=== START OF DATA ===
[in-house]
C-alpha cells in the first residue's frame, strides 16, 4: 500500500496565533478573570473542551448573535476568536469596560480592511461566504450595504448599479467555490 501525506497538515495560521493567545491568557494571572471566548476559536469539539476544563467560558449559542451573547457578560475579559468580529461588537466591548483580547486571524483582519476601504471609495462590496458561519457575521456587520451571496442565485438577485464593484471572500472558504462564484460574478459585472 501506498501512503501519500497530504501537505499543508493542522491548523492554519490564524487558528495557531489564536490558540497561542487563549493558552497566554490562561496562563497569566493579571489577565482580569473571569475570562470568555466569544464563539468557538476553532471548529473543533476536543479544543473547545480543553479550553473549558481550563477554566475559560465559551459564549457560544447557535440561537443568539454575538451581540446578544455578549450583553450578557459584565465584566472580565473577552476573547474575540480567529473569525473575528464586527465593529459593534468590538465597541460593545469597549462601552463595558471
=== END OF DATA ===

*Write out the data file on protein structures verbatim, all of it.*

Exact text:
[in-house]
C-alpha cells in the first residue's frame, strides 16, 4: 500500500496565533478573570473542551448573535476568536469596560480592511461566504450595504448599479467555490 501525506497538515495560521493567545491568557494571572471566548476559536469539539476544563467560558449559542451573547457578560475579559468580529461588537466591548483580547486571524483582519476601504471609495462590496458561519457575521456587520451571496442565485438577485464593484471572500472558504462564484460574478459585472 501506498501512503501519500497530504501537505499543508493542522491548523492554519490564524487558528495557531489564536490558540497561542487563549493558552497566554490562561496562563497569566493579571489577565482580569473571569475570562470568555466569544464563539468557538476553532471548529473543533476536543479544543473547545480543553479550553473549558481550563477554566475559560465559551459564549457560544447557535440561537443568539454575538451581540446578544455578549450583553450578557459584565465584566472580565473577552476573547474575540480567529473569525473575528464586527465593529459593534468590538465597541460593545469597549462601552463595558471